A few months later it was announced that Oasis would be the headline act at a concert at Knebworth. It would surpass the numbers that attended the Led Zeppelin concert more than two decades before.

It was, of course, sometime before internet ticket sales. If you wanted a ticket you either spent the day on the phone or queued. Knowing that the queues in Manchester would be enormous rendering a ticket nigh on impossible to acquire I set off very early on the morning the tickets were to go on sale and travelled down the M6 to Wolverhampton.

I arrived at about 6.25 am with a little over two-and-a-half hours to go before the box office opened.

Even then the queue was huge. There were probably 250 in front of us.

After a while I got talking to some of the lads around me. Inevitably these lads in their early 20’s wondered why a guy in his late 30’s was keen on getting his hands on Oasis concert tickets. Then it got round to what I did for a living. They had great difficulty believing it. But eventually they came round to the fact that a minister of religion was standing in a queue for hours on end in an attempt to get hold of tickets for Knebworth.

At one point one of the lads went off for some snacks. He came back with a Mars bar and a can of coke for me.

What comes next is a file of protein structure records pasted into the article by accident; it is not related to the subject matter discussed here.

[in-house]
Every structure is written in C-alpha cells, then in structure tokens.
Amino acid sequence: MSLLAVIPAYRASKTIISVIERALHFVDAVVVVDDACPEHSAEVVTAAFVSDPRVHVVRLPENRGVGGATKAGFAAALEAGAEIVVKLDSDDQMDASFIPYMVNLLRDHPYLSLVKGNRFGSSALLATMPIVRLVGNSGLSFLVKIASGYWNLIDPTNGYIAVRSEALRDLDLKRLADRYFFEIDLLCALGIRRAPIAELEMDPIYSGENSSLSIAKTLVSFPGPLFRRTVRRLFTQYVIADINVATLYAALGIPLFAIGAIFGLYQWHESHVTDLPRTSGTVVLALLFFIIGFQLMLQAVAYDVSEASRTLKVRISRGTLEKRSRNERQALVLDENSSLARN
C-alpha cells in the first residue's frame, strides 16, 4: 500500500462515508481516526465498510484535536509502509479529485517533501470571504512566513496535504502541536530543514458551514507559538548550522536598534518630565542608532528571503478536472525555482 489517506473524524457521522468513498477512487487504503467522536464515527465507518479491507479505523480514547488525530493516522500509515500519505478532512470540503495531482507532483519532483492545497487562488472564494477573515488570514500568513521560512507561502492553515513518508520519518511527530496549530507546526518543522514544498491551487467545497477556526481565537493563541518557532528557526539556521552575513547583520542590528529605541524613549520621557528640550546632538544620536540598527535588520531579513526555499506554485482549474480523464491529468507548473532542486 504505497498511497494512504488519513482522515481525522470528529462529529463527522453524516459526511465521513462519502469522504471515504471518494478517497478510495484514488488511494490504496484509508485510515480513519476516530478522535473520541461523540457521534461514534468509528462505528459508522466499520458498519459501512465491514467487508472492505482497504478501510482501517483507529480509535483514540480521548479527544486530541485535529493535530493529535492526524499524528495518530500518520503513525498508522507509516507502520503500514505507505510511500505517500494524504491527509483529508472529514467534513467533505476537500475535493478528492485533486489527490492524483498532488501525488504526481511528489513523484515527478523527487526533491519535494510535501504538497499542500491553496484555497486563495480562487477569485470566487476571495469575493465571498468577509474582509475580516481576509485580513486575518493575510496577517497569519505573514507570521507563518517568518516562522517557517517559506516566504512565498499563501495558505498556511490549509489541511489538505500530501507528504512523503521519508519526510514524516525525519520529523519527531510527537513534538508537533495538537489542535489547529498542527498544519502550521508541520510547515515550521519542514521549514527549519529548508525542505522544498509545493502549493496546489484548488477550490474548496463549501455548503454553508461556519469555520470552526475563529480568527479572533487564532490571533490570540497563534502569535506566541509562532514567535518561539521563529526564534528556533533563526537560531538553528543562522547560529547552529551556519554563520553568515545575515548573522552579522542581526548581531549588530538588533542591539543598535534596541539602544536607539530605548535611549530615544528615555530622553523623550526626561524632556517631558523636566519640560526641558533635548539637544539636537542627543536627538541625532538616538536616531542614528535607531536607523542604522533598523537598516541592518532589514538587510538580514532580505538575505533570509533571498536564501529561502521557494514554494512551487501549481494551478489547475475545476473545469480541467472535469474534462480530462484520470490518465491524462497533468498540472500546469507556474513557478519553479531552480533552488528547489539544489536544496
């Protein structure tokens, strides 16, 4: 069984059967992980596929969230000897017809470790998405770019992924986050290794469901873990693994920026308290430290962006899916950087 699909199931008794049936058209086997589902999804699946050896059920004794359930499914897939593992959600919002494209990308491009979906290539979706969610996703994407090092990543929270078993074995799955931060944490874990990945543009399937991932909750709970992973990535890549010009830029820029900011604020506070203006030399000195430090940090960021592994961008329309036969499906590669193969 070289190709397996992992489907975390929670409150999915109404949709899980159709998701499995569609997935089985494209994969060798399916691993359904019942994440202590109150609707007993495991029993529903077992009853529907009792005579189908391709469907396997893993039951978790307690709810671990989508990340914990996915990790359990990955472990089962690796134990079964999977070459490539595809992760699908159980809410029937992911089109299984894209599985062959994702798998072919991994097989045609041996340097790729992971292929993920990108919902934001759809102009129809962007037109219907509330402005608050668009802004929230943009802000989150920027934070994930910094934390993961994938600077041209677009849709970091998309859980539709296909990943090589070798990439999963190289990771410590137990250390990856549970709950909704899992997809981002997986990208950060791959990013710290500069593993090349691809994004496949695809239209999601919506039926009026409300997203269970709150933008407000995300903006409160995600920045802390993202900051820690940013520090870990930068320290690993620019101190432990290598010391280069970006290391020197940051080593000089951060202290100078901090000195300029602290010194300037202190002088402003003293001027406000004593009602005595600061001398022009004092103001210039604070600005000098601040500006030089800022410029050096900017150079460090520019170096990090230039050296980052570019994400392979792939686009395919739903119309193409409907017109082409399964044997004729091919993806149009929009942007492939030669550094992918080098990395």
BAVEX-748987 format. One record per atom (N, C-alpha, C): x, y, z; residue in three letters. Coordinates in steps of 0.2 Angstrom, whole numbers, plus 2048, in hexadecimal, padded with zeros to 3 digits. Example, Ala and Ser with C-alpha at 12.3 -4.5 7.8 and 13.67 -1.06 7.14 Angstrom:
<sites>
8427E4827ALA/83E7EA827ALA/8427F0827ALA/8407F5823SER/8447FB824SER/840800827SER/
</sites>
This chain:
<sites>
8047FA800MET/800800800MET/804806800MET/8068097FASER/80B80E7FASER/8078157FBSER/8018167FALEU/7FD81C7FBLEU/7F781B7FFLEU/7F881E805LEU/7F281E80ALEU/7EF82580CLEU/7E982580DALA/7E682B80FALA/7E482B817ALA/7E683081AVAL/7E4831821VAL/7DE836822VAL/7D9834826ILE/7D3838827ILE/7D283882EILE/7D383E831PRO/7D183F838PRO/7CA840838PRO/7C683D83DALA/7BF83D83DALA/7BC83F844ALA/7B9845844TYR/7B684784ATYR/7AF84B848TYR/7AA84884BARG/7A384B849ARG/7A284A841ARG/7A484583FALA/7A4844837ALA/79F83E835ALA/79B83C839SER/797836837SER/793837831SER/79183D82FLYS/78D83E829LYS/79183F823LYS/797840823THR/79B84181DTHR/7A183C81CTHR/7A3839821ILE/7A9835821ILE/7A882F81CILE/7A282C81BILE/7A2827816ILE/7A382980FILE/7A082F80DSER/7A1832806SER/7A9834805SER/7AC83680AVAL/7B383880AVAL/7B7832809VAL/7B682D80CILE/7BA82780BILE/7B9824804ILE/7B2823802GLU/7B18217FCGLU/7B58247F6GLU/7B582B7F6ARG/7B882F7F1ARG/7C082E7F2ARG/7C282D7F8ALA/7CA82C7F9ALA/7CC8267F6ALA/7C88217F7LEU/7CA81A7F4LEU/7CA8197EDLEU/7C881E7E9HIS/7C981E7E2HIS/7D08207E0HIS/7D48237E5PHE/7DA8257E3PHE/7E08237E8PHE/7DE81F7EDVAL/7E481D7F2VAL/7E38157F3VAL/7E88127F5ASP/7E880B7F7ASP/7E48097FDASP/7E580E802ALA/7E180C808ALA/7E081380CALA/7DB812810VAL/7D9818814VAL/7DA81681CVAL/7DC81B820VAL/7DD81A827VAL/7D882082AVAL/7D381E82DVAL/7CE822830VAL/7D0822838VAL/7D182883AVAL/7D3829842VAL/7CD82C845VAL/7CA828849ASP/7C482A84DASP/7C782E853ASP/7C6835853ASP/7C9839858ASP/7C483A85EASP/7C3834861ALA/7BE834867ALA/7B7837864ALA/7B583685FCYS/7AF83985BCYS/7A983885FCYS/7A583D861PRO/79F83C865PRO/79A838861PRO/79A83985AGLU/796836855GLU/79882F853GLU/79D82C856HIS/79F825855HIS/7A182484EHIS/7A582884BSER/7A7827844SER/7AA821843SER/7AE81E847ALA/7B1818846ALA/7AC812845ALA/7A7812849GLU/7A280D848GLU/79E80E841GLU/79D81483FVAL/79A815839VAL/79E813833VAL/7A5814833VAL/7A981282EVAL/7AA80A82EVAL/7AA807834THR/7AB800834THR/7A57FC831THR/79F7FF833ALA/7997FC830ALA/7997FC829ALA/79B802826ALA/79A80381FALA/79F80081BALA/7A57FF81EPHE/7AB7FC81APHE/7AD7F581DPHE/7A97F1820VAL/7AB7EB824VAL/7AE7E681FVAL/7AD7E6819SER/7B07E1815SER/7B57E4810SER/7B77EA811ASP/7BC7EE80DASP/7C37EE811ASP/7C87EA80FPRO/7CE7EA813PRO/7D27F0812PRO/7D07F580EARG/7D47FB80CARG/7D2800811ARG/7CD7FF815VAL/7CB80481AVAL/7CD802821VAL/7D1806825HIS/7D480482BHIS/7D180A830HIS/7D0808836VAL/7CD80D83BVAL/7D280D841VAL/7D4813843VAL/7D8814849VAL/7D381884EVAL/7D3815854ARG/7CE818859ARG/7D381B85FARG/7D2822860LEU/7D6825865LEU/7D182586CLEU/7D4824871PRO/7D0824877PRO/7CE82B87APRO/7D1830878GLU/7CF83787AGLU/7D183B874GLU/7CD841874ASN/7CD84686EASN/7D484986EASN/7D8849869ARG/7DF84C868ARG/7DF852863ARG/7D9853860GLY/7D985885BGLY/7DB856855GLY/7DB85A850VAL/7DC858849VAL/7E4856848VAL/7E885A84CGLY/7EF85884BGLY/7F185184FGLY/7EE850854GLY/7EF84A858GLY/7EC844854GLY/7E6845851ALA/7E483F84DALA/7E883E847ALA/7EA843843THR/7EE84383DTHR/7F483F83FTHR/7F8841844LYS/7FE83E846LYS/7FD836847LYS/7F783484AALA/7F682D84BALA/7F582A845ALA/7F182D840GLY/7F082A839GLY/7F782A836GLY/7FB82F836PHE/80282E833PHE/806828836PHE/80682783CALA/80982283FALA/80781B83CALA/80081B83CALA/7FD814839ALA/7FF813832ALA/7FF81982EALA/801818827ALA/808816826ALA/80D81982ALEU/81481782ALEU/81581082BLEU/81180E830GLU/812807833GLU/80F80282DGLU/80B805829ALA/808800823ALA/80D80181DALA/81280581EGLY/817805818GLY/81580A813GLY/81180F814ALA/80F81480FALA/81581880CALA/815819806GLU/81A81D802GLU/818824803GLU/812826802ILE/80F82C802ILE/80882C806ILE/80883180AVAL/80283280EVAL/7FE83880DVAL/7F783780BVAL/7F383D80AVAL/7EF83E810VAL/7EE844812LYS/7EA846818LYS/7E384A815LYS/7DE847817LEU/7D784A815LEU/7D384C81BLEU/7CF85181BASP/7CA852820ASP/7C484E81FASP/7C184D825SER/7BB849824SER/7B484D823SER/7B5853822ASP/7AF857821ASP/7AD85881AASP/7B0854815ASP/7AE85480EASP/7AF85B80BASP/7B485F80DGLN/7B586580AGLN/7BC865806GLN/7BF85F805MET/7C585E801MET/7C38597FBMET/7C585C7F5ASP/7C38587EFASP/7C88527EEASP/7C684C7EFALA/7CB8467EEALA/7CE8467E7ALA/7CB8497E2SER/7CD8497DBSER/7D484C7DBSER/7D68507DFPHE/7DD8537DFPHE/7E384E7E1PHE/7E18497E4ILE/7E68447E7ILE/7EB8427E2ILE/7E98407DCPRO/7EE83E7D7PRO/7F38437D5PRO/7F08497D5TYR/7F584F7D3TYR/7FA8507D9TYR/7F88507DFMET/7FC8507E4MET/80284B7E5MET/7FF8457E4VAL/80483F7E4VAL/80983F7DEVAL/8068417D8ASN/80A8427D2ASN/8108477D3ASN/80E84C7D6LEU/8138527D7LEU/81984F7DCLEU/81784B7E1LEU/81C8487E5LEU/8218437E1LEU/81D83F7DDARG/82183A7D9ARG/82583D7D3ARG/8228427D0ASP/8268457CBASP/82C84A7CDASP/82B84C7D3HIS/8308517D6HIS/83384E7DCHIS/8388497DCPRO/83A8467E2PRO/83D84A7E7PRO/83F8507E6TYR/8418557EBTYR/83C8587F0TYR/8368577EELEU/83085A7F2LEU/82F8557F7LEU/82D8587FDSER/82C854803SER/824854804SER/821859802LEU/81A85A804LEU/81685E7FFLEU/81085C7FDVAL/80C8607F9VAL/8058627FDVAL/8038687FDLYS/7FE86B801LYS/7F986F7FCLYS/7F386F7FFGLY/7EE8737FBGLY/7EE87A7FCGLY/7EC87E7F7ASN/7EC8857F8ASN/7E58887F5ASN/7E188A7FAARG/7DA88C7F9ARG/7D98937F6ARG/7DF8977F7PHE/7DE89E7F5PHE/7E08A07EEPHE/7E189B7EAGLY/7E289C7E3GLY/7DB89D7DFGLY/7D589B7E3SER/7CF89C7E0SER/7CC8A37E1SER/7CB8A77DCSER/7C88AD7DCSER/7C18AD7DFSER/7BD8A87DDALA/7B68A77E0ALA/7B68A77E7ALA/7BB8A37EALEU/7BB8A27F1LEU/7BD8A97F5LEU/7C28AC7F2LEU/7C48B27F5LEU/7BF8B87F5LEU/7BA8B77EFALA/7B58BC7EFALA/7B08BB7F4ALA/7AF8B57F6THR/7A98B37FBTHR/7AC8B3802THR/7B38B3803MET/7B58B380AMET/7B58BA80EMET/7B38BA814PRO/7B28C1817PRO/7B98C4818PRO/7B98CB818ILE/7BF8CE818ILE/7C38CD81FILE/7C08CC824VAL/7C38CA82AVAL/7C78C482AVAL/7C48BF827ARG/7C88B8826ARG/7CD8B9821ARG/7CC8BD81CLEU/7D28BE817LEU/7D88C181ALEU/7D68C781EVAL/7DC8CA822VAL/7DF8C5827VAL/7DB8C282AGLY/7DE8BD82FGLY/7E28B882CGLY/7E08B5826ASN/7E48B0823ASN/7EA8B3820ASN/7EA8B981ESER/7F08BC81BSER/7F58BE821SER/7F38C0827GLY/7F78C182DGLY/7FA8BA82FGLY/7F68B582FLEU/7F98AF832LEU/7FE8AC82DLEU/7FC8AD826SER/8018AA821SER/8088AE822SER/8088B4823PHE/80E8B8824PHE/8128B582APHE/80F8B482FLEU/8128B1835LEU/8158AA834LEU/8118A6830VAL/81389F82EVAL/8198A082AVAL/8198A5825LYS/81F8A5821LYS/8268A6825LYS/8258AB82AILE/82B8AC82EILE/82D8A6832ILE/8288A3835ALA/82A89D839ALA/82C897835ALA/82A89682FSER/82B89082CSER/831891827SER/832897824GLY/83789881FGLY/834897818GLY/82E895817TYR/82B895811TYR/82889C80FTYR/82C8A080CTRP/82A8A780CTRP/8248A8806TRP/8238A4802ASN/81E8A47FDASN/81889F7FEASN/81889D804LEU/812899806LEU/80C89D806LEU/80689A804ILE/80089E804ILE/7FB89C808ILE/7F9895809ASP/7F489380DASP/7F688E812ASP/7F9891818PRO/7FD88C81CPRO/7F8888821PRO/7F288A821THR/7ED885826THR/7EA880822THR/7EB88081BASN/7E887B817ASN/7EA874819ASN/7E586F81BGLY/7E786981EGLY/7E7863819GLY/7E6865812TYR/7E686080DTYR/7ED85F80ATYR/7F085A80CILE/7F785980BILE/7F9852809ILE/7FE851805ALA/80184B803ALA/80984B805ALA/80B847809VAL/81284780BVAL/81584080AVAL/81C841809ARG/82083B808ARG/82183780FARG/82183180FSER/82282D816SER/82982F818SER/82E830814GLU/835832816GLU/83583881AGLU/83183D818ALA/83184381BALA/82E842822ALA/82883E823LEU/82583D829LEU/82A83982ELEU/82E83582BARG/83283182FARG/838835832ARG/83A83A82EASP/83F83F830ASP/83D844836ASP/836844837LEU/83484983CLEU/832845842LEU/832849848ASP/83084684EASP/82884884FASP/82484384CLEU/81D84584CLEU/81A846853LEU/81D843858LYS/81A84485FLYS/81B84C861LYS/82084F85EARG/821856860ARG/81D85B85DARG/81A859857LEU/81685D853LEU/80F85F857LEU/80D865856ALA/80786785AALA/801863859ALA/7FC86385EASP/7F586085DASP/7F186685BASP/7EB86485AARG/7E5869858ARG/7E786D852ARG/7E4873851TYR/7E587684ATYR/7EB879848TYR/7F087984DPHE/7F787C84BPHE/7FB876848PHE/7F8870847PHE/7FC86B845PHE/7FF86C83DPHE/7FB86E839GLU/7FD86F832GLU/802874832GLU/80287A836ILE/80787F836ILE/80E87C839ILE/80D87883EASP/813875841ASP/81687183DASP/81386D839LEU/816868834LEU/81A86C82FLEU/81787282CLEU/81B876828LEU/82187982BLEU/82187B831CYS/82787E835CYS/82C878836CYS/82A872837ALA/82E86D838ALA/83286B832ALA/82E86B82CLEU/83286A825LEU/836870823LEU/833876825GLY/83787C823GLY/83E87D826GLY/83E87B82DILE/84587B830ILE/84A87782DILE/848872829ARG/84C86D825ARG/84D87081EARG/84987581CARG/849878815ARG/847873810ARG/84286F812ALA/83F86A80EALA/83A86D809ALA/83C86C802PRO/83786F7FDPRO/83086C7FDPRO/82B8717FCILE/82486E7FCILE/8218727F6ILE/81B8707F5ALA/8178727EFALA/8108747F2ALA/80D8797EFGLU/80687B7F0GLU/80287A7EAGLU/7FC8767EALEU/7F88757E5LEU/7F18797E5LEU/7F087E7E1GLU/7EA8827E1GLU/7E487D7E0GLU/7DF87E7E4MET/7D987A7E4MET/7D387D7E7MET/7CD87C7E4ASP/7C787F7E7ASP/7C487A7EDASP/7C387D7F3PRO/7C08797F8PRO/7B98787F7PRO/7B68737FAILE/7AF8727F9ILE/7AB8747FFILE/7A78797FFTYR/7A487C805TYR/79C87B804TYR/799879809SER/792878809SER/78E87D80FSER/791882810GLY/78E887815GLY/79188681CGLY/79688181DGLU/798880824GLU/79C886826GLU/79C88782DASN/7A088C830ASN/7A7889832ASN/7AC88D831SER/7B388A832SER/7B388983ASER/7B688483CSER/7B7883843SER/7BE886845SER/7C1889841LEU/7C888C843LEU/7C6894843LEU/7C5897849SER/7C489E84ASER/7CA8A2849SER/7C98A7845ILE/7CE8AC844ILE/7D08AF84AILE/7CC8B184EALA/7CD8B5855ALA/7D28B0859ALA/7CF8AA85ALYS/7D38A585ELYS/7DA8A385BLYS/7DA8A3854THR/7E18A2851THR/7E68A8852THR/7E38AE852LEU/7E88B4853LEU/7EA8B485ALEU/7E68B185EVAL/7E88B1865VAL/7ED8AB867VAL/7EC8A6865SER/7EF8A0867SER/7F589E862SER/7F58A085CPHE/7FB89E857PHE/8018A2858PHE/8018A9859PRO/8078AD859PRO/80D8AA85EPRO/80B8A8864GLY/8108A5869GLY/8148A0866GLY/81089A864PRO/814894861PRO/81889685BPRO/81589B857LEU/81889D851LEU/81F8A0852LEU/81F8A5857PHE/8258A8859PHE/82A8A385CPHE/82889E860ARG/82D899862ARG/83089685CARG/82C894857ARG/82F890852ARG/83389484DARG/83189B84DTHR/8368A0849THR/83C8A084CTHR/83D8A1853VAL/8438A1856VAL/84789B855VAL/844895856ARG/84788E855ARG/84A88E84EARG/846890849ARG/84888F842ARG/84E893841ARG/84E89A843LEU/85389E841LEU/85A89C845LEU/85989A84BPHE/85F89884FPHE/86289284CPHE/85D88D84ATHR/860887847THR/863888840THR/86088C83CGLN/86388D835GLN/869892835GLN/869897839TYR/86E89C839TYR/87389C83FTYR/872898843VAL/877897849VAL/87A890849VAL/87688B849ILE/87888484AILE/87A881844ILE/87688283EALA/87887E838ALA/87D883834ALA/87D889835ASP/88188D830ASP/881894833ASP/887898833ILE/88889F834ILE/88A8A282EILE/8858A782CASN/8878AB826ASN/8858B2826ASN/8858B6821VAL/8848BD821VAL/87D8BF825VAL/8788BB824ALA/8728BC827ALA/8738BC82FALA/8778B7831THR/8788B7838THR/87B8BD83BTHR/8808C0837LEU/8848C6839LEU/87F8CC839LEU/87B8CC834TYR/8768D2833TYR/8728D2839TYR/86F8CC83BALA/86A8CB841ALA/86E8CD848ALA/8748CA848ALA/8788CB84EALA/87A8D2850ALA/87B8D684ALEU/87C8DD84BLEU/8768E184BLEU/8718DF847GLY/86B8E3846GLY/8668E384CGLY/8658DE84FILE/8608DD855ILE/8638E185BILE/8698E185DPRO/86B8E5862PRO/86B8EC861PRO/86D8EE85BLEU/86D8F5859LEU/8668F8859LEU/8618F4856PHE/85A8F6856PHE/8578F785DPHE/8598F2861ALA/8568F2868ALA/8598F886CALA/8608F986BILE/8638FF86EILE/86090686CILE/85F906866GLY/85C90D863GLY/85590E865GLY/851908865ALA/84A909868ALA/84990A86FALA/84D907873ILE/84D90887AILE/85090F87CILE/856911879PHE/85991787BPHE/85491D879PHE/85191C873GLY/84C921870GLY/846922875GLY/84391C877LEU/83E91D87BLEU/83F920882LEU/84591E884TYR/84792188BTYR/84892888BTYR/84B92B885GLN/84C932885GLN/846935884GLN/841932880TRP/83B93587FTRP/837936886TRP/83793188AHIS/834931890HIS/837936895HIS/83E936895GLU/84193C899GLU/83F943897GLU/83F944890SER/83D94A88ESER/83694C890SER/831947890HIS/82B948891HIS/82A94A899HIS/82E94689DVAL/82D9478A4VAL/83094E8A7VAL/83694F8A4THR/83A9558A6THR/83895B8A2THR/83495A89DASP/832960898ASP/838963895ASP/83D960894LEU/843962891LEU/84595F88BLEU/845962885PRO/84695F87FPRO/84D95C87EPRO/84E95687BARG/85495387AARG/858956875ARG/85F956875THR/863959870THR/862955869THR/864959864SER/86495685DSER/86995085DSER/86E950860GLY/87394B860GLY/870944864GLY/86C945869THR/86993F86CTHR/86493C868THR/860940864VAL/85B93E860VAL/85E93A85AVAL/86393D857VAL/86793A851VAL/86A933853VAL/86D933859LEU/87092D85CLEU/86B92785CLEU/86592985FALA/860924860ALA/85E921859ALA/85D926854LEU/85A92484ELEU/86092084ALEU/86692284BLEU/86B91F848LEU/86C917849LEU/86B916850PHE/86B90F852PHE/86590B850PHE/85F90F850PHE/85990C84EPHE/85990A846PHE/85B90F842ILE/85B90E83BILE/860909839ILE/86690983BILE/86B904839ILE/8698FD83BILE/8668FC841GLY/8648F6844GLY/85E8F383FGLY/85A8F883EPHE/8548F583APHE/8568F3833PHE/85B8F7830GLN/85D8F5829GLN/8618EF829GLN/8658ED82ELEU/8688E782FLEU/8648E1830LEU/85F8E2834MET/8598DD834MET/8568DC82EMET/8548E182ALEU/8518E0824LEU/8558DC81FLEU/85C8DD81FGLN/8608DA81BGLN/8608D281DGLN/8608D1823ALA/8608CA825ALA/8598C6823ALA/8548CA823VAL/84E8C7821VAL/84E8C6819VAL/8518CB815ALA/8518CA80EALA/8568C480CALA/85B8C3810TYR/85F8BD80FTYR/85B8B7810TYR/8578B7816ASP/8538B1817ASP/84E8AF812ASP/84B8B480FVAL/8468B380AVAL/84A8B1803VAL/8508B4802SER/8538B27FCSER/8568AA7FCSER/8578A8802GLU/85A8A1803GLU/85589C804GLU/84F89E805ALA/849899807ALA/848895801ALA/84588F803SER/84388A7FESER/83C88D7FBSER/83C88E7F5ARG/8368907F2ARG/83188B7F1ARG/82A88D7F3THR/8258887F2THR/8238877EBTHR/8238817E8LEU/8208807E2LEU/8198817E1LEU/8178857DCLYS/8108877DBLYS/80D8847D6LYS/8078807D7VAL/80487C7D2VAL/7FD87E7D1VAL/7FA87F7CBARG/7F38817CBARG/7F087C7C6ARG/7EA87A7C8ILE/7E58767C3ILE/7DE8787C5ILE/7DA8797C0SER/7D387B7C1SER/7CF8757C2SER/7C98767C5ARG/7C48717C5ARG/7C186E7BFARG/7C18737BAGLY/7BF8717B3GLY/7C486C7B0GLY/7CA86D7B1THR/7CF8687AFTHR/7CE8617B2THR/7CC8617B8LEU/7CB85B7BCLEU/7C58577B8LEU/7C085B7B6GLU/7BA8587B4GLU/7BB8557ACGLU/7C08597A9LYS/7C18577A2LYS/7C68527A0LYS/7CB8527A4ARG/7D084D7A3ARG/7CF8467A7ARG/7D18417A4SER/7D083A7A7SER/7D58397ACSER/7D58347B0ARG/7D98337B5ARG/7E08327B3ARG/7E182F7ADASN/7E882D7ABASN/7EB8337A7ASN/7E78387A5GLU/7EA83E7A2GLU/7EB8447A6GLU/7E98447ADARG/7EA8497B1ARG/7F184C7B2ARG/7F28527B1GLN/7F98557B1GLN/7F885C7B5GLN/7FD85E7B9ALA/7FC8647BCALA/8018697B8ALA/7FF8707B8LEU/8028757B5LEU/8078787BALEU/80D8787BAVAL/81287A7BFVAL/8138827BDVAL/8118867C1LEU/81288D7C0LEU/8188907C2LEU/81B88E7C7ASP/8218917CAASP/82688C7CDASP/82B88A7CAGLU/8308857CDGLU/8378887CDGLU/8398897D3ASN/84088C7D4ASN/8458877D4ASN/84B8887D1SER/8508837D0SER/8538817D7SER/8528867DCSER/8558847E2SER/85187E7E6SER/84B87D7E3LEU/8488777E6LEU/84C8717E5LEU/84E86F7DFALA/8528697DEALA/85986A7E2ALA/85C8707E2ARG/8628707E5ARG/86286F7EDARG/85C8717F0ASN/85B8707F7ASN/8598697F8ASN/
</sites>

The time passed and eventually the doors opened. We must have been another hour or two before we finally got near the door. As we did a big burly doorman came out and worked his way along the line asking how many tickets each person wanted. Just after he passed us he announced that there were no tickets available beyond that point. There must have been another 250 behind us whose wait had been in vain.

My new acquaintances went in before me and bought their tickets. AS I turned having purchased mine I saw them standing by the exit door. ‘Where are you parked mate?’ one asked. ‘In the multi-storey’ I replied. ‘We’ll come with you’ another promised. And they did. They accompanied me back to the car and only left me when I pulled away. They were intent on ensuring that I wasn’t going to be mugged for my tickets by those in the disappointed and agitated crowd.

To many that was a kindly gesture.

But try telling me that a Mars bar and a can of coke isn’t a sacrament.